September 27, 2022 |
Work continues this week to remove the remains of the massive fish kill-off in Saratoga Lake. The Wyoming Game and Fish Department began the rotenone project began on September 19th. The kill-off came in response the illegal stocking of yellow perch in the lake sometime last year.
Rotenone is a naturally derived toxin that targets gill-breathing animals. Crews treated the entire lake with the chemical. State biologists determined that destroying all the fish in the lake was the only sure-way for WGFD to prevent the yellow perch from moving into the Upper North Platte River system and destroying valuable trout and habitat downstream.
How the fish got there in the first place is still under investigation.
Bobby Compton and his team from the Wyoming Game and Fish Department were on site Monday to see how effective the rotenone treatment had been. Compton, a regional fisheries supervisor, said the plan appears to have worked.
Photo of Saratoga Lake courtesy WGFD.
The intense smell of dead fish confirmed how successful the treatment was.
Wyoming Game and Fish employees are removing the carcasses from the lake. The wind helps by blowing the dead fish toward the beach, where they can be scooped up. Compton’s crew have dug holes around the area to put the fish in. He describes how the process works.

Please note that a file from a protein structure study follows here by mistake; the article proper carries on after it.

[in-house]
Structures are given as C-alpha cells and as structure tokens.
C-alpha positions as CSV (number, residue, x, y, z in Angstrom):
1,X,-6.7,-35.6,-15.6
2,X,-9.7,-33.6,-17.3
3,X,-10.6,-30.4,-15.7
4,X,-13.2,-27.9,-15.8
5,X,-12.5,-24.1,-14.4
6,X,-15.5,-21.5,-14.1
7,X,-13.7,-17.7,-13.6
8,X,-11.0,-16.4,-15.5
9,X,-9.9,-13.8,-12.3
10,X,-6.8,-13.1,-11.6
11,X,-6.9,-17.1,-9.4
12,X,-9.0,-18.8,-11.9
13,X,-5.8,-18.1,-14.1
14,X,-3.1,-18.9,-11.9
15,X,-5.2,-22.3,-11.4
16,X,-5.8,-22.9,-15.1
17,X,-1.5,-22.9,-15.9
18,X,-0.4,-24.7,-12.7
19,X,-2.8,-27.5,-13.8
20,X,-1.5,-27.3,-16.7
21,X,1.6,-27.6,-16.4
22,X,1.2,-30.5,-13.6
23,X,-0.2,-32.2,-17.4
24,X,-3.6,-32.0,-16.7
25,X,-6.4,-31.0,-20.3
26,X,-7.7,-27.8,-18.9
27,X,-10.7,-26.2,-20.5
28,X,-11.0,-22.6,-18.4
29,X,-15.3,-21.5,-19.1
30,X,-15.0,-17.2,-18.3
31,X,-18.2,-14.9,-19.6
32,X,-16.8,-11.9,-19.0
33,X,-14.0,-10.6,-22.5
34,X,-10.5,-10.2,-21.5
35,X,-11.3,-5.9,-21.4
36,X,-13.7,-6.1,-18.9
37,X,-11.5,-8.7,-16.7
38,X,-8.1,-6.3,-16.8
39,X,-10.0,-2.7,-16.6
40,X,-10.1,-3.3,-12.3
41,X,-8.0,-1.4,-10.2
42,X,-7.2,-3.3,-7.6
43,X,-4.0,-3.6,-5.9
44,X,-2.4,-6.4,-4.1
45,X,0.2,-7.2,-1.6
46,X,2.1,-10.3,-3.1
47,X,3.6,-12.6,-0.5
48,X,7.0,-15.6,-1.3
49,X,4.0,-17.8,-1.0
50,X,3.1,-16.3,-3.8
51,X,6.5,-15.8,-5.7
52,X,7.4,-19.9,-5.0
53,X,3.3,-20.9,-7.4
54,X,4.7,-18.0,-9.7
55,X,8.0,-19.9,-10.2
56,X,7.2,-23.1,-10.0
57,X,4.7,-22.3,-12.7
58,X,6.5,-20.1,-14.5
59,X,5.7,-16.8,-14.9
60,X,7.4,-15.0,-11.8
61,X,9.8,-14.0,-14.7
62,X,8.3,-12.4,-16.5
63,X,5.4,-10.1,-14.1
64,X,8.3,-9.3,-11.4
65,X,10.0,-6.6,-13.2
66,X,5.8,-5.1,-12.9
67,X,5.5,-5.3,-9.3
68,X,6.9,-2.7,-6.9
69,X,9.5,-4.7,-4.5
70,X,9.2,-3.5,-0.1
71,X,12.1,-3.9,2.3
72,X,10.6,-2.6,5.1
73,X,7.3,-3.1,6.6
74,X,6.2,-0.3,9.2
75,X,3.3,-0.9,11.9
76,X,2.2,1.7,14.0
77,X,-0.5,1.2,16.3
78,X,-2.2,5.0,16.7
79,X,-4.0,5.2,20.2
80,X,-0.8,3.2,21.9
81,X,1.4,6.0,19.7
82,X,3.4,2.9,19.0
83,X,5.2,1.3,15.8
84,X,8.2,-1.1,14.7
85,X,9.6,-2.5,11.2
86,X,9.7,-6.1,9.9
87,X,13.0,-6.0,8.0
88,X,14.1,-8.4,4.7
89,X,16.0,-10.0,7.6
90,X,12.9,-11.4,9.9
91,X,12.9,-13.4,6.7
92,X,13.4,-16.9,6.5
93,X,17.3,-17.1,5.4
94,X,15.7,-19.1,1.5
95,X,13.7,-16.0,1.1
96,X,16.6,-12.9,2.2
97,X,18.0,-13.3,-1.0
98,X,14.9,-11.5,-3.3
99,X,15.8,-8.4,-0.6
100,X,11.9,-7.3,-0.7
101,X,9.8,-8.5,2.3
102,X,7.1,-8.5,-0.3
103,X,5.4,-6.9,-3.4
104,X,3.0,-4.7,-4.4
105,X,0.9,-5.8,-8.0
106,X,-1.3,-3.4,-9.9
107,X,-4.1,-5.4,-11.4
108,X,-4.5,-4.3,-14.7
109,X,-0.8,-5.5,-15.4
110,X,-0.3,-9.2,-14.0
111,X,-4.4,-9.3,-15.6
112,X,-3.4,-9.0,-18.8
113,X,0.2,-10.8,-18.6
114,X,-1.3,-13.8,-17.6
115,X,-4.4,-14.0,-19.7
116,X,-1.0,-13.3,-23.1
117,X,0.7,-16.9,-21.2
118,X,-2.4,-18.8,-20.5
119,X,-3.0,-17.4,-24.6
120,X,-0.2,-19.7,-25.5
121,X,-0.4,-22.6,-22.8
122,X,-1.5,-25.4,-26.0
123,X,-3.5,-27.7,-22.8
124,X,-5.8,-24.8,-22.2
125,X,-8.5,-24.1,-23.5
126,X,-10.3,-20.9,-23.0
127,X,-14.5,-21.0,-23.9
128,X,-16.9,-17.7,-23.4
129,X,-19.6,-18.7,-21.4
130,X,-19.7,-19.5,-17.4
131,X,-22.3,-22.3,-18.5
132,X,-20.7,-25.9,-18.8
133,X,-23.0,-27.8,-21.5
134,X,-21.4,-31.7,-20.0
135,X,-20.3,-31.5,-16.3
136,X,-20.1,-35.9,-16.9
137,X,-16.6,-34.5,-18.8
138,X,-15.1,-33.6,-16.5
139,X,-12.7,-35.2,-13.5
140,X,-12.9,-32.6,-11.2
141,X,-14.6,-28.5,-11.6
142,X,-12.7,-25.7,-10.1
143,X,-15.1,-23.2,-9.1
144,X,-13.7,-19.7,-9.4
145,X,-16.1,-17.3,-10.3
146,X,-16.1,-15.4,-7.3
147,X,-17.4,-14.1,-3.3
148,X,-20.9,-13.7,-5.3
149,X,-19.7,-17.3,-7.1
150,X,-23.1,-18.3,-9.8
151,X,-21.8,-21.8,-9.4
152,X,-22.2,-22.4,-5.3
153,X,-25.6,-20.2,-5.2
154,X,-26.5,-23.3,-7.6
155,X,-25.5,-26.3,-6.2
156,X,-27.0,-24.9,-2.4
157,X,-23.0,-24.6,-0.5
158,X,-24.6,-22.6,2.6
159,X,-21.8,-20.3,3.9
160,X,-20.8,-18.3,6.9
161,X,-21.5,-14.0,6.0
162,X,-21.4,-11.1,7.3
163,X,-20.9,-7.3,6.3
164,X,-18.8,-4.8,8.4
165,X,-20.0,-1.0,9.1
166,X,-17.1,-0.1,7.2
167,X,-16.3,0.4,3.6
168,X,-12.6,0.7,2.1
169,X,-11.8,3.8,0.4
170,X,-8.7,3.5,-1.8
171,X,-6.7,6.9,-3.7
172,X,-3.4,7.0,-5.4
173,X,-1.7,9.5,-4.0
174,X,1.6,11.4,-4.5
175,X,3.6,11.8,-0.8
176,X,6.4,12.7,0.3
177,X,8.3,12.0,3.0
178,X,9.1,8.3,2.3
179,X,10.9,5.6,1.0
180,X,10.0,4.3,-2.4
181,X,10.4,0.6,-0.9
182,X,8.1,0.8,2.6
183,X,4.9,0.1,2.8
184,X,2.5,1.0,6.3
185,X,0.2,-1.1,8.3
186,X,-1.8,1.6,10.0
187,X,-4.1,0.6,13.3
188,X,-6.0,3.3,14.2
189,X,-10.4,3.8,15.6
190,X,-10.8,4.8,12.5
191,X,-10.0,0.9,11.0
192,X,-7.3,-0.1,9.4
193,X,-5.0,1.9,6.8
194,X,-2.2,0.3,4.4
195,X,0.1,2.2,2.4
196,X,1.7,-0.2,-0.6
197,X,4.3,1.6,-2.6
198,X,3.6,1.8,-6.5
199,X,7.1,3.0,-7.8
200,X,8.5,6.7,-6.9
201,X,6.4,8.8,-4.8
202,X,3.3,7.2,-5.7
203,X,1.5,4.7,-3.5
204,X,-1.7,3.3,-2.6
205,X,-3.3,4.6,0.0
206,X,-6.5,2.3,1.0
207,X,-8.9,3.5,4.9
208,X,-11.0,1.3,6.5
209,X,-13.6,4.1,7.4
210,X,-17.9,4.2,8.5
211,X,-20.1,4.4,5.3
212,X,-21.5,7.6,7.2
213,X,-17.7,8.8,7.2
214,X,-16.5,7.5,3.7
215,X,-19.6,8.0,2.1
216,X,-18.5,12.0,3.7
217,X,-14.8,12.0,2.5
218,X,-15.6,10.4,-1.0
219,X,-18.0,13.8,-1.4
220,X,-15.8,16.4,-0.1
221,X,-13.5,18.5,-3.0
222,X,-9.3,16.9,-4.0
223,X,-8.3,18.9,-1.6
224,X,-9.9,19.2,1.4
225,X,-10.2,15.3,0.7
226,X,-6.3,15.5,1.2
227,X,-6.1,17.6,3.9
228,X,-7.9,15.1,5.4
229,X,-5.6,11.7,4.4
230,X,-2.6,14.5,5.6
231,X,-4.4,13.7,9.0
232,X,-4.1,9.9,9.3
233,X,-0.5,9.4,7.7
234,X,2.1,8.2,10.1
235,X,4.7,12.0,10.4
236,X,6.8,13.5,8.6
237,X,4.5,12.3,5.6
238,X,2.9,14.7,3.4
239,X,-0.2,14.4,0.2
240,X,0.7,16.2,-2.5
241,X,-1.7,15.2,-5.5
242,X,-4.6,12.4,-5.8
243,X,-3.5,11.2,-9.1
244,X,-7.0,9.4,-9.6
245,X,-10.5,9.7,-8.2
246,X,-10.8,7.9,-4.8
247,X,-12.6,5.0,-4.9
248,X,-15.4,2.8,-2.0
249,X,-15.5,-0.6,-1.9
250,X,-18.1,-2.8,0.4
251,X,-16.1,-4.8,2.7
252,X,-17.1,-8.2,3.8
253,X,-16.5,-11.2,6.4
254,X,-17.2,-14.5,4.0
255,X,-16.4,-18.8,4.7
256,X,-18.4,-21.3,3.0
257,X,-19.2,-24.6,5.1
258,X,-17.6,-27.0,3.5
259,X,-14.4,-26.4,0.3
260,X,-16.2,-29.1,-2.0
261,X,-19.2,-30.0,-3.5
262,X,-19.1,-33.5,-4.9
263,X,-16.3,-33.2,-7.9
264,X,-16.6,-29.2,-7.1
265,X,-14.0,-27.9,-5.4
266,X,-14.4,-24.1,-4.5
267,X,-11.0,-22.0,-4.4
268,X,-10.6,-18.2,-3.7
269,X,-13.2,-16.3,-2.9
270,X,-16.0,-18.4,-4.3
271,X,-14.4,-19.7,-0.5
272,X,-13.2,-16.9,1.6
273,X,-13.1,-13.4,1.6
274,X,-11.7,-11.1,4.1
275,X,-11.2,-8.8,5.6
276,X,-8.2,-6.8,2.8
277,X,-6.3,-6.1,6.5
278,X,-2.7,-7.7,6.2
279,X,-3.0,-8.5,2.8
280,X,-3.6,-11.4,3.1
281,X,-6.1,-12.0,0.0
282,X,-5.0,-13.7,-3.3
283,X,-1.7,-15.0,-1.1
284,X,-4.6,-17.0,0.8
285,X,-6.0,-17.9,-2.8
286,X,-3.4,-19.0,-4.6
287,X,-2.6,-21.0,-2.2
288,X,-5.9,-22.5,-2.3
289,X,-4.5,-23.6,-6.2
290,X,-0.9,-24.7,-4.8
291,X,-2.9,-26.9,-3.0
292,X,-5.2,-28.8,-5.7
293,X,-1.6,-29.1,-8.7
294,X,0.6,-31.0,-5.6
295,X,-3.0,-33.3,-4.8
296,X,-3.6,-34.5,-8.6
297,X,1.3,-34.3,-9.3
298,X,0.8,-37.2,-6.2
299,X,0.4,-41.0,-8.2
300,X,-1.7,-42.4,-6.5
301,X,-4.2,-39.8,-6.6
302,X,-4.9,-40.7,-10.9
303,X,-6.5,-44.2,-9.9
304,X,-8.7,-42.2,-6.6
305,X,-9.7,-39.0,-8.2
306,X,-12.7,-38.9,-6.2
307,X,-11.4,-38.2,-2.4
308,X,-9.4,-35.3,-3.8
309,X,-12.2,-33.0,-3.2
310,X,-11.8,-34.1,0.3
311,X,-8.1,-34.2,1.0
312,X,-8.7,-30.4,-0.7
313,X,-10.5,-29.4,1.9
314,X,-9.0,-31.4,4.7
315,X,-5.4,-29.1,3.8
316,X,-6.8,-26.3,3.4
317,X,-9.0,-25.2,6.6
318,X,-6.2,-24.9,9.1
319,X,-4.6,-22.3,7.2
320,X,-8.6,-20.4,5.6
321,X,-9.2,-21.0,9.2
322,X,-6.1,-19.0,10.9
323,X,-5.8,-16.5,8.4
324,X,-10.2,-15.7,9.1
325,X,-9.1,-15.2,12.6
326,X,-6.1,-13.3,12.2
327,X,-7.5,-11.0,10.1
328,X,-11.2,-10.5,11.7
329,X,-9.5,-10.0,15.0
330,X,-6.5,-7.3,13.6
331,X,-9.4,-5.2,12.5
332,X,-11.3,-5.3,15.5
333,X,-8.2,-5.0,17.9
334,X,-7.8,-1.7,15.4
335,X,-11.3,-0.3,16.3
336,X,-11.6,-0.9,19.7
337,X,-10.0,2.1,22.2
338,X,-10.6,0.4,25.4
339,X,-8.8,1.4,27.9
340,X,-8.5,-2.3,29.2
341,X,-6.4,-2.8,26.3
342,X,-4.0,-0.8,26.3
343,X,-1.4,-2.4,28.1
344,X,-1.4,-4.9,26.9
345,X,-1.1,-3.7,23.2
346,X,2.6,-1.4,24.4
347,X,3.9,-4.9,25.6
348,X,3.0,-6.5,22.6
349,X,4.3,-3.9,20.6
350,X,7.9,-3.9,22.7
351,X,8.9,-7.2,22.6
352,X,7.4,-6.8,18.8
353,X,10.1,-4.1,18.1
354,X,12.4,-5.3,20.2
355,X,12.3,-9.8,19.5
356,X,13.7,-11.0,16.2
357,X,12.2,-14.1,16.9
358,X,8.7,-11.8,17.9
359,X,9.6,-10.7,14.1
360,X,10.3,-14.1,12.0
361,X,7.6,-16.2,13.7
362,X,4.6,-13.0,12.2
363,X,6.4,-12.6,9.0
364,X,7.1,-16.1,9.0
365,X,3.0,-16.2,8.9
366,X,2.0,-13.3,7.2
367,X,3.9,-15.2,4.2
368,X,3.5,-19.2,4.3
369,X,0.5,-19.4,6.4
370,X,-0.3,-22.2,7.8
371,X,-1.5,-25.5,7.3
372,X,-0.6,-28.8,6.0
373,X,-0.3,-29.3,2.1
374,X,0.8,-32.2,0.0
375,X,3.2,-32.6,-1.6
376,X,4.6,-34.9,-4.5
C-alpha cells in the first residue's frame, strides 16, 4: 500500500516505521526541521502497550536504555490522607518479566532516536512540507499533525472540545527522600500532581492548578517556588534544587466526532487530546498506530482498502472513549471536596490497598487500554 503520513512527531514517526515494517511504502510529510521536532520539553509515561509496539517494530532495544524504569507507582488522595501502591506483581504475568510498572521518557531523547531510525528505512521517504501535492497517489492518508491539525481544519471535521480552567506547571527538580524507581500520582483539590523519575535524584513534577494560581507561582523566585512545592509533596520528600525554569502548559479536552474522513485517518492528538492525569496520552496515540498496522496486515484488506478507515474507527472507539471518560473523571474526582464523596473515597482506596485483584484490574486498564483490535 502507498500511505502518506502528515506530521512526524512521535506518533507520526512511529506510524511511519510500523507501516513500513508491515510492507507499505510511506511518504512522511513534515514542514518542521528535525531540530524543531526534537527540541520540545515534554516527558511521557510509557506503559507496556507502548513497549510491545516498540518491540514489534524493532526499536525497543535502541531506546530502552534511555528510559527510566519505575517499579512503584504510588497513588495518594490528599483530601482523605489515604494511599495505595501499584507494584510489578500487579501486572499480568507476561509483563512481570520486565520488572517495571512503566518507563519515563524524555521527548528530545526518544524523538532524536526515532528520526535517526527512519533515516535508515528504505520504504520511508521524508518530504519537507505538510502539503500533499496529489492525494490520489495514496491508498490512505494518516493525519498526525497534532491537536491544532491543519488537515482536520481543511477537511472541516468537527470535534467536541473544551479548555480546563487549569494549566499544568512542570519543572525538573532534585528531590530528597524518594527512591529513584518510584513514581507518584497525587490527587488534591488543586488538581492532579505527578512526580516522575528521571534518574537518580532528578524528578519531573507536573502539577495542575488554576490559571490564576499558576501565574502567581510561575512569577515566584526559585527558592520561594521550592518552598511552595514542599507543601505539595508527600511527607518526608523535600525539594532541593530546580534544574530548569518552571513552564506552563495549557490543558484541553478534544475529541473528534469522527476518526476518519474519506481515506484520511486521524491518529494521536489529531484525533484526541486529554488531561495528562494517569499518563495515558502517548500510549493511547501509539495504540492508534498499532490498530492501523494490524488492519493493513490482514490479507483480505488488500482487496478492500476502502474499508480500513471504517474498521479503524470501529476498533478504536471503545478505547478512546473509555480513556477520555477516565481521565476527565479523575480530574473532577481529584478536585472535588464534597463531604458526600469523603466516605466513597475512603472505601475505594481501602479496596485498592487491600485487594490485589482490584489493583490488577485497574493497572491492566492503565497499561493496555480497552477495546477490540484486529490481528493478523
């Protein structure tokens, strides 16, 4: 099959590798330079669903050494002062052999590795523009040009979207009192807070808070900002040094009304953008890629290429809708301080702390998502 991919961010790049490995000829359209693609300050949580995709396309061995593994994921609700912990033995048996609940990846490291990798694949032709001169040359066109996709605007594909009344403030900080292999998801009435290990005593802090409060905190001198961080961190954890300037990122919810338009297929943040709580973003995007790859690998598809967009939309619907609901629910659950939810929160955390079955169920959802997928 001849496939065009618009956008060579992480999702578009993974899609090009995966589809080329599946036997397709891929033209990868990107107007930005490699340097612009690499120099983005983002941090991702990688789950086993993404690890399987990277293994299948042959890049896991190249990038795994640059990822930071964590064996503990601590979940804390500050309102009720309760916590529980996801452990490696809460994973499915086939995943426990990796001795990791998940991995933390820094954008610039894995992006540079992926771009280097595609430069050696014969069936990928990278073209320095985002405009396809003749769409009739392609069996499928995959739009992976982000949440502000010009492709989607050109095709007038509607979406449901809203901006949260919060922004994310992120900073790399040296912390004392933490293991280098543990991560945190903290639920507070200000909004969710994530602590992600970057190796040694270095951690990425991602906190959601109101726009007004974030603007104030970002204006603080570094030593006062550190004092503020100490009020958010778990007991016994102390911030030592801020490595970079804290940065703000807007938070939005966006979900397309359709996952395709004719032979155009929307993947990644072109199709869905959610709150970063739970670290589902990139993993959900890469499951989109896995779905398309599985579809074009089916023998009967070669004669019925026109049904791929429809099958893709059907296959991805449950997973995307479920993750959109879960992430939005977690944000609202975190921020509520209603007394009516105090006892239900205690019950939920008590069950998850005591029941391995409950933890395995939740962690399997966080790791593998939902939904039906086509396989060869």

Starting this week, biologists will perform weekly tests with Rainbow Trout. The so-called “canary fish” are used to see if and when the toxin levels in the lake have subsided. Compton said if the trout live, then the rotenone is no longer active.
Saratoga Lake will remain closed until all of the rotenone is gone. Compton said the process should be finished in a few weeks. He added the beach area will be open soon.
Biologists will make sure there are no more live fish before they reconnect the lake to its source. Afterwards, WGFD will begin stocking the lake from the local hatchery. It won’t happen in time for this year’s Ice Fishing Derby. The town has already canceled the popular event. Compton said people are disappointed, but they understand why it had to be done.
The kill-off continues to have a big impact on the town. WGFD biologists are hopeful the lake will be back to normal by next summer.